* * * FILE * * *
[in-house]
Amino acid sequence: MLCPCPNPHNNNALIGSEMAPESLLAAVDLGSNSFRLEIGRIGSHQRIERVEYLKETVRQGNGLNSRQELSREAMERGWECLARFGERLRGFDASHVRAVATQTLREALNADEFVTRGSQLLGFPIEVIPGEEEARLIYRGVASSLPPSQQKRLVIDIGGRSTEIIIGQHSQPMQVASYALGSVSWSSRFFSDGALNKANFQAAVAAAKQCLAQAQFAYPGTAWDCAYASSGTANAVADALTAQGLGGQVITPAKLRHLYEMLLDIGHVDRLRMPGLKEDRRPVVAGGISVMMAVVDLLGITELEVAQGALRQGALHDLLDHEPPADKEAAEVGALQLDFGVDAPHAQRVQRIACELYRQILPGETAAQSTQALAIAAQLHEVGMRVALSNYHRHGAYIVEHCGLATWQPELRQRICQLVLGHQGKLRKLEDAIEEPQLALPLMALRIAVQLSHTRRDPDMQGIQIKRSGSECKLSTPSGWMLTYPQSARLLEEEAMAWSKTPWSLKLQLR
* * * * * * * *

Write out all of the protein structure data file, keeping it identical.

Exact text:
[in-house]
Amino acid sequence: MLCPCPNPHNNNALIGSEMAPESLLAAVDLGSNSFRLEIGRIGSHQRIERVEYLKETVRQGNGLNSRQELSREAMERGWECLARFGERLRGFDASHVRAVATQTLREALNADEFVTRGSQLLGFPIEVIPGEEEARLIYRGVASSLPPSQQKRLVIDIGGRSTEIIIGQHSQPMQVASYALGSVSWSSRFFSDGALNKANFQAAVAAAKQCLAQAQFAYPGTAWDCAYASSGTANAVADALTAQGLGGQVITPAKLRHLYEMLLDIGHVDRLRMPGLKEDRRPVVAGGISVMMAVVDLLGITELEVAQGALRQGALHDLLDHEPPADKEAAEVGALQLDFGVDAPHAQRVQRIACELYRQILPGETAAQSTQALAIAAQLHEVGMRVALSNYHRHGAYIVEHCGLATWQPELRQRICQLVLGHQGKLRKLEDAIEEPQLALPLMALRIAVQLSHTRRDPDMQGIQIKRSGSECKLSTPSGWMLTYPQSARLLEEEAMAWSKTPWSLKLQLR